Scotland decides their fate
By HOPE RACINE
In one of the closest votes of the modern age, Scottish citizens will vote today on whether to leave the United Kingdom and branch out as an independent country.
Scotland, which has been part of a political union with Britain since 1707, is hosting a nation-wide referendum asking a simple yes or no question: should Scotland be an independent country?
Thus far, more than 4.2 million people have registered to vote on the referendum, and if the majority votes yes, plans will be set in action for Scotland to become fully independent as early as 2016. Current polls conducted by the Scotsman newspaper place the outcome as close as 49 to 45 percent in favor of staying in the UK, with six percent still undecided.
Scottish independence is not a new concept; it is one that citizens have been fighting for both subtly and overtly for almost 1,000 years. But the push for independence is stemming less out of old hostilities and more out of a desire for a more representative government.
This poor representation has historically landed Scotland with a lot of bad hands. For example, Scotland has been tasked with safeguarding U.K. and U.S. nuclear weapons, effectively making the country a nuclear target. In the 1990s, Scotland was the testing ground for former Prime Minister Margaret Thatcher’s poll tax, which had disastrous effects on the economy. In 1746, Scottish tartan was actually banned as part of a government project to eradicate highland and Gaelic culture.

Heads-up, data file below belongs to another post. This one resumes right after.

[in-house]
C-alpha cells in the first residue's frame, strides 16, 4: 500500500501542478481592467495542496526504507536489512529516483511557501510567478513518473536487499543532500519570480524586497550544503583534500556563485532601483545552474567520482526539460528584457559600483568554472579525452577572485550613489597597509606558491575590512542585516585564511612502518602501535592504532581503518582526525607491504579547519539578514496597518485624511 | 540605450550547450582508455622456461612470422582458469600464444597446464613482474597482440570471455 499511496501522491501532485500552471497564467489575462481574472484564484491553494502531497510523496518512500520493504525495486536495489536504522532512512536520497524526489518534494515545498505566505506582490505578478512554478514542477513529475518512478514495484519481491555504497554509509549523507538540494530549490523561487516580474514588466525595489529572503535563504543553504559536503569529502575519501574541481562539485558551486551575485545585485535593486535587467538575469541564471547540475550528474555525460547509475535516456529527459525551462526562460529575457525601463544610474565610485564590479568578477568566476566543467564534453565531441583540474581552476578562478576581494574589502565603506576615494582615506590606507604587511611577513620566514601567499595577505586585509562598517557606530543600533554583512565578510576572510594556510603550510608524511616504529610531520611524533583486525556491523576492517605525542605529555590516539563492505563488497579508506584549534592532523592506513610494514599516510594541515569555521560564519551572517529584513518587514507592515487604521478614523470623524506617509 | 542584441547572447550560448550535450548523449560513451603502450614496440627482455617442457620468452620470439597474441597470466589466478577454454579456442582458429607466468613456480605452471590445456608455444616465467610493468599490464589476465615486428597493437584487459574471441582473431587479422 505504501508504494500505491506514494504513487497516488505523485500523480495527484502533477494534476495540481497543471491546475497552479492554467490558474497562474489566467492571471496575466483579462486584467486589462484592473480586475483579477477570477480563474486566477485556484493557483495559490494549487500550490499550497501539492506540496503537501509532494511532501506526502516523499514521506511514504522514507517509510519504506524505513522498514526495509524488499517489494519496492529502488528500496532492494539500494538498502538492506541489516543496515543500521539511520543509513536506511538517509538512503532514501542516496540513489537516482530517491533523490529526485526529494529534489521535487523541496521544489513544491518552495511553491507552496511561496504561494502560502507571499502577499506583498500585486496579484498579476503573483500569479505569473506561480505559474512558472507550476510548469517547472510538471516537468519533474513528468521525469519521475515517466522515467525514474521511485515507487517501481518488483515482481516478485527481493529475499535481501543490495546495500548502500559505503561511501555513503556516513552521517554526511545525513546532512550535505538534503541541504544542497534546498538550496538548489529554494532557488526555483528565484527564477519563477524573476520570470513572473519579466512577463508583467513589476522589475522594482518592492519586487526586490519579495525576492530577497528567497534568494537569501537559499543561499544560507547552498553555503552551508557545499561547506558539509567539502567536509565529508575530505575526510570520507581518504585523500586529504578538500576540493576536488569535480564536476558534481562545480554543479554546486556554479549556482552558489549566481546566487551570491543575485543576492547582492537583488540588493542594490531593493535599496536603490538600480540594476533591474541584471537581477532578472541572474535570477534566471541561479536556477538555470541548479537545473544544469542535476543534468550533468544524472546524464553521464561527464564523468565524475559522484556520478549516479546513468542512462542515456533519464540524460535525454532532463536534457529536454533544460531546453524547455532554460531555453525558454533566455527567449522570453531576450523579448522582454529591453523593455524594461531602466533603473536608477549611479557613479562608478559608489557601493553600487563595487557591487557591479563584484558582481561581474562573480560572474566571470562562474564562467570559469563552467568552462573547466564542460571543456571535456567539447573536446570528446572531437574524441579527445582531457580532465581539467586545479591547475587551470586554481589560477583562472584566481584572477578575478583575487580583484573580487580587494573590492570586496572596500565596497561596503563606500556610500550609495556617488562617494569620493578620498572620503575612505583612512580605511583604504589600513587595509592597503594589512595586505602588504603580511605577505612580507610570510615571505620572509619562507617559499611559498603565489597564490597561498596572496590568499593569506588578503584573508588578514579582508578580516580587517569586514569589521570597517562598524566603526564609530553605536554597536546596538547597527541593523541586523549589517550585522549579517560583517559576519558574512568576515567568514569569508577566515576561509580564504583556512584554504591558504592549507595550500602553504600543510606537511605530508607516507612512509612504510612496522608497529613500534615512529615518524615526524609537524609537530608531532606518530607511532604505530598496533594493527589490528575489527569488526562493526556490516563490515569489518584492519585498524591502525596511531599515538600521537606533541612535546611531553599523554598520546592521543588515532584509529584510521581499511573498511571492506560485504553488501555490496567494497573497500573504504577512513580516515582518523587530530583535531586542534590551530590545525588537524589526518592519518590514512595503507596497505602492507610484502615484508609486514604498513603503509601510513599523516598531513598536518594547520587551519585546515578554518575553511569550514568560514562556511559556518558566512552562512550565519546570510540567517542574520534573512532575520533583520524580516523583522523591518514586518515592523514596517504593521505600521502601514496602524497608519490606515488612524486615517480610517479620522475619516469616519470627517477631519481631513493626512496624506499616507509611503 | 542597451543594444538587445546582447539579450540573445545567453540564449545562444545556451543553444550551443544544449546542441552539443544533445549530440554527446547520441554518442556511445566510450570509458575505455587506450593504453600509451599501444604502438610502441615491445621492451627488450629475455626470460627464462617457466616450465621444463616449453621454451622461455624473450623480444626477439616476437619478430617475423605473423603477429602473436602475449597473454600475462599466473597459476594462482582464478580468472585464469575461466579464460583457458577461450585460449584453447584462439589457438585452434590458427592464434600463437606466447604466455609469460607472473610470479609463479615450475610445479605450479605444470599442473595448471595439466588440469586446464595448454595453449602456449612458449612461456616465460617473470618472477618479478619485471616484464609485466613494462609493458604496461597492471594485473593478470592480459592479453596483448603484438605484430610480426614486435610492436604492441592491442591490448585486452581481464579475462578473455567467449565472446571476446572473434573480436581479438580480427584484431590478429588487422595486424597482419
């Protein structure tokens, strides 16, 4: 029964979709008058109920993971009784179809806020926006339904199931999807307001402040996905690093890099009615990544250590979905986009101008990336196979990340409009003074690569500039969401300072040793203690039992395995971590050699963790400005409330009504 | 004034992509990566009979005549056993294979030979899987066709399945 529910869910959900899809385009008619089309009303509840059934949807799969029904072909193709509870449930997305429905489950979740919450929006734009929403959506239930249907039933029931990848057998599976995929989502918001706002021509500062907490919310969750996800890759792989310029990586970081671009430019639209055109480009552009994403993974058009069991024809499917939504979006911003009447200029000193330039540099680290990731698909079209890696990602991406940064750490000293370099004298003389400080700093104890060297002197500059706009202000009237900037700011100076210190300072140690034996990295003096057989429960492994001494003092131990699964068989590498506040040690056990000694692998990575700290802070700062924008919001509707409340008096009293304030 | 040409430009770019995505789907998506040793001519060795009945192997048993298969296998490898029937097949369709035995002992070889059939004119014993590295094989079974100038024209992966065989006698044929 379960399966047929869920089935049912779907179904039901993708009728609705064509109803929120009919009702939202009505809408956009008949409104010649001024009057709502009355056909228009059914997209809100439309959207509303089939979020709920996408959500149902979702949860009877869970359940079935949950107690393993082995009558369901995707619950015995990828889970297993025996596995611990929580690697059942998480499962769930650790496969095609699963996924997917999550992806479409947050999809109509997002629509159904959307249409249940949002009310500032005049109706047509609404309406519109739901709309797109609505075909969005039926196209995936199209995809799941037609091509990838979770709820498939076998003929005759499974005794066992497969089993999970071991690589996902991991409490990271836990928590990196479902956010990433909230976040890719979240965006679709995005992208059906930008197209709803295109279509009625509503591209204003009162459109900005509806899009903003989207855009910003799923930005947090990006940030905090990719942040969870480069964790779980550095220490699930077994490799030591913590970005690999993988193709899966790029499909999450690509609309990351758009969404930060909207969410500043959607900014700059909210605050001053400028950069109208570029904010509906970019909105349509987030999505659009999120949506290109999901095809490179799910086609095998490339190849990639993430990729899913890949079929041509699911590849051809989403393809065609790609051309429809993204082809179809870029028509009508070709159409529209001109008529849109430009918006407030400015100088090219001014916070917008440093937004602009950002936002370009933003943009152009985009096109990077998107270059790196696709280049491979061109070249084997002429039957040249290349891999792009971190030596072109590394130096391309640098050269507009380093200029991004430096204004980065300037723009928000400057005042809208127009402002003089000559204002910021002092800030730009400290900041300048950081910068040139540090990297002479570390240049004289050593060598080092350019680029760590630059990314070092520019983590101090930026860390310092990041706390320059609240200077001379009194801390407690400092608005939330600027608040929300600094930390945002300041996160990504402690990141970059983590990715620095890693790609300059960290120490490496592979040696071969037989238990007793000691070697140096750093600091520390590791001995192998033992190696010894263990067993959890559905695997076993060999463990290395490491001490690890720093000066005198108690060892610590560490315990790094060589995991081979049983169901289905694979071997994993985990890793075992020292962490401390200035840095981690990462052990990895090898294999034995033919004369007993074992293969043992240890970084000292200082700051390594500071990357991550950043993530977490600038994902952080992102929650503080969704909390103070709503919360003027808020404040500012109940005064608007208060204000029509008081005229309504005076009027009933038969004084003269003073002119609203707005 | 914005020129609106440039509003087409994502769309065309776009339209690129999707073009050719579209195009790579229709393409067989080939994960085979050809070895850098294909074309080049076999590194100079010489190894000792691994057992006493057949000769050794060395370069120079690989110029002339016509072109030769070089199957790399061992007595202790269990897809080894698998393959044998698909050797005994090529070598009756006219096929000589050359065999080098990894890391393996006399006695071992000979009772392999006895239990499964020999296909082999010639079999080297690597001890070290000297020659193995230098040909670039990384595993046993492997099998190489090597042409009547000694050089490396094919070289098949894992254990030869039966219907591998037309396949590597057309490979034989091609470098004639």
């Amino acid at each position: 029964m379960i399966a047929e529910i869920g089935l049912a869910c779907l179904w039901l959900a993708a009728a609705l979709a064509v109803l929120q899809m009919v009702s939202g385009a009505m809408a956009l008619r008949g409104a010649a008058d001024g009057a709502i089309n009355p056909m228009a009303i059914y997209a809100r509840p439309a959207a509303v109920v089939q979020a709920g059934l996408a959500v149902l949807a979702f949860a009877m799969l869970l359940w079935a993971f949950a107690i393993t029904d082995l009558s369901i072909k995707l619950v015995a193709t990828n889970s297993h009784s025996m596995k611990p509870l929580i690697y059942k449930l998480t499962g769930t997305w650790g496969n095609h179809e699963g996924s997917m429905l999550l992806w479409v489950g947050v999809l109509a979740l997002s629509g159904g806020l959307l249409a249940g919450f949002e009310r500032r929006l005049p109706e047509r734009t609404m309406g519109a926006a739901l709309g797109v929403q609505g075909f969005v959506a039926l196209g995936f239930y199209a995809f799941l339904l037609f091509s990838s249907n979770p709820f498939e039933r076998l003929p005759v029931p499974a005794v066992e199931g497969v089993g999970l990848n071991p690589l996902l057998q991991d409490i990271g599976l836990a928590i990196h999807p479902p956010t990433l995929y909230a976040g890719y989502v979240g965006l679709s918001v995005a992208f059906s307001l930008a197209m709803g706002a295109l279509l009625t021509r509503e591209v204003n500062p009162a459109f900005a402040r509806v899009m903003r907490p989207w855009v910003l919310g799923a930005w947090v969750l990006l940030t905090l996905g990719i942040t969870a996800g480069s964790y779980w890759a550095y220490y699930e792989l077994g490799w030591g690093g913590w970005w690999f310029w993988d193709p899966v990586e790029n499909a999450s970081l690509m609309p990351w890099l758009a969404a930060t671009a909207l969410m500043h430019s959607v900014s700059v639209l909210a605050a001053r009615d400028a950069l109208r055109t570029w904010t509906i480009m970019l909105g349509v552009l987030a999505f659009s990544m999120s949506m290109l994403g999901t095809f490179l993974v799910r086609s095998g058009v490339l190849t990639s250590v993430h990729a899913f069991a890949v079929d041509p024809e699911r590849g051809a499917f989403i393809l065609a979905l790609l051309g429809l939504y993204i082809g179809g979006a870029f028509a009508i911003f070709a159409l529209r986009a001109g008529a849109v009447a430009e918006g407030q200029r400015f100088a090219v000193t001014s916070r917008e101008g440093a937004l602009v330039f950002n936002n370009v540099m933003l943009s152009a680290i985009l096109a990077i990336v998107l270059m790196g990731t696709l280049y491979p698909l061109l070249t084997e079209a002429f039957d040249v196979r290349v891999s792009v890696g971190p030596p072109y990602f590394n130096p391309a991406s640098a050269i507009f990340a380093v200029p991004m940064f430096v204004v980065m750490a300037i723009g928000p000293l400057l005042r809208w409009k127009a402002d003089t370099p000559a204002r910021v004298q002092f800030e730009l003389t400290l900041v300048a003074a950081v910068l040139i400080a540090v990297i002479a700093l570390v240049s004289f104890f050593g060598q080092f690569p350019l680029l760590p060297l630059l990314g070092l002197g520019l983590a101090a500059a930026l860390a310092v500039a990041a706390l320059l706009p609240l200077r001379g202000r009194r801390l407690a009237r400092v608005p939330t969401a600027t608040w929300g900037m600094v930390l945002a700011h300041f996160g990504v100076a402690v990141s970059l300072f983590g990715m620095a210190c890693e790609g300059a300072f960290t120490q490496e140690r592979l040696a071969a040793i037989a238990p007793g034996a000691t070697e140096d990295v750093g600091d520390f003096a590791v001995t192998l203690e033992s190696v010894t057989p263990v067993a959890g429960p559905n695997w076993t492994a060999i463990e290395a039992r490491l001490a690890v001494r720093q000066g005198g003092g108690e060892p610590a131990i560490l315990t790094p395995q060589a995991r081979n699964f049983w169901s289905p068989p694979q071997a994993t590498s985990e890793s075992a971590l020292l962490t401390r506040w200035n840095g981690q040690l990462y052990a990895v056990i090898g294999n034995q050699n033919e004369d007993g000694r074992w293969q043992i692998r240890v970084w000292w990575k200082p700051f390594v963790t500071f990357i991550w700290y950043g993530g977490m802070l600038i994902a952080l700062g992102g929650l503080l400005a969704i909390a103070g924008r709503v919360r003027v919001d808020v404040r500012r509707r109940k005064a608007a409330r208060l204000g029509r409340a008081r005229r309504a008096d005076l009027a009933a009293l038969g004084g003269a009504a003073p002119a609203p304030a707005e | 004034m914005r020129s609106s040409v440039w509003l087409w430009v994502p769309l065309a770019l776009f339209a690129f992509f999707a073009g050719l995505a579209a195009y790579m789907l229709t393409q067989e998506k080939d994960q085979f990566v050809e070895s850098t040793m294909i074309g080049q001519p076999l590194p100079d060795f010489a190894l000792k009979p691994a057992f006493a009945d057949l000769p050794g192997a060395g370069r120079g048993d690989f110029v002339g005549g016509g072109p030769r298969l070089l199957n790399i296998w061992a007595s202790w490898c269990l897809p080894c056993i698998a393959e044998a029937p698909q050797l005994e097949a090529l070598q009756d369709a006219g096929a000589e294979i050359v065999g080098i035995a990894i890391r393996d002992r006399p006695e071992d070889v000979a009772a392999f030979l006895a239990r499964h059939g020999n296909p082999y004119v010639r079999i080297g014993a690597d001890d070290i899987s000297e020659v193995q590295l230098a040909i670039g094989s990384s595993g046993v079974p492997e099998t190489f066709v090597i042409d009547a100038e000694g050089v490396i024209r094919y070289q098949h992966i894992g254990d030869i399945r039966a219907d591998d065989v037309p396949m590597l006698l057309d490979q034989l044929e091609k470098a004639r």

In 1999, as a response to the historical mishandling of Scottish interests, former Prime Minister Tony Blair helped establish a new Scottish parliament as part of the Scotland Act of 1998. However, the parliament deals primarily with “devolved” matters of education, health, agriculture and justice, and is still under control of the British parliament. This means that the majority of the important decisions, including immigration, taxation and war declaration remain out of Scotland’s hands.
According to those who are part of the “Yes” campaign, Scottish politics are routinely liberal, compared to Prime Minister David Cameron’s Conservative British government.